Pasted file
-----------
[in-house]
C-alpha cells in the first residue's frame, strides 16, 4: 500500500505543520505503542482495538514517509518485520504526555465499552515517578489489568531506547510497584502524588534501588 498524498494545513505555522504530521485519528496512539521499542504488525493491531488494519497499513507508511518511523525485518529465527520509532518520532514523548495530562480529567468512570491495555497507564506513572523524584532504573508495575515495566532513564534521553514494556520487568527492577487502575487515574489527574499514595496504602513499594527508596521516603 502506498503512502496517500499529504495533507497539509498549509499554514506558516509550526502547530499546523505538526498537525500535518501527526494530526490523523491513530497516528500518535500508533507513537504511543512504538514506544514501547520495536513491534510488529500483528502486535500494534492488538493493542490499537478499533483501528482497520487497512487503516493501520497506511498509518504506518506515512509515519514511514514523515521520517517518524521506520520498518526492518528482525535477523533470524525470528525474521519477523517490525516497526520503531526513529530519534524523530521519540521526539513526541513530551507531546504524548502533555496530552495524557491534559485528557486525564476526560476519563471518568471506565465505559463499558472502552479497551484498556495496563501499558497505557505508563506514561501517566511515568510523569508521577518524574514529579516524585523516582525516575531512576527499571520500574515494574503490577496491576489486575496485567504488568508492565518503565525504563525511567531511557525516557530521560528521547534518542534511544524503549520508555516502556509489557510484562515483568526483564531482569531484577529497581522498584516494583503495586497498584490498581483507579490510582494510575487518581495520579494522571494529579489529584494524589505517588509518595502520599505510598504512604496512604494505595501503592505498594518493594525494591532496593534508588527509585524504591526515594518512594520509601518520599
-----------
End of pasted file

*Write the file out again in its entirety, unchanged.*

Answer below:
[in-house]
C-alpha cells in the first residue's frame, strides 16, 4: 500500500505543520505503542482495538514517509518485520504526555465499552515517578489489568531506547510497584502524588534501588 498524498494545513505555522504530521485519528496512539521499542504488525493491531488494519497499513507508511518511523525485518529465527520509532518520532514523548495530562480529567468512570491495555497507564506513572523524584532504573508495575515495566532513564534521553514494556520487568527492577487502575487515574489527574499514595496504602513499594527508596521516603 502506498503512502496517500499529504495533507497539509498549509499554514506558516509550526502547530499546523505538526498537525500535518501527526494530526490523523491513530497516528500518535500508533507513537504511543512504538514506544514501547520495536513491534510488529500483528502486535500494534492488538493493542490499537478499533483501528482497520487497512487503516493501520497506511498509518504506518506515512509515519514511514514523515521520517517518524521506520520498518526492518528482525535477523533470524525470528525474521519477523517490525516497526520503531526513529530519534524523530521519540521526539513526541513530551507531546504524548502533555496530552495524557491534559485528557486525564476526560476519563471518568471506565465505559463499558472502552479497551484498556495496563501499558497505557505508563506514561501517566511515568510523569508521577518524574514529579516524585523516582525516575531512576527499571520500574515494574503490577496491576489486575496485567504488568508492565518503565525504563525511567531511557525516557530521560528521547534518542534511544524503549520508555516502556509489557510484562515483568526483564531482569531484577529497581522498584516494583503495586497498584490498581483507579490510582494510575487518581495520579494522571494529579489529584494524589505517588509518595502520599505510598504512604496512604494505595501503592505498594518493594525494591532496593534508588527509585524504591526515594518512594520509601518520599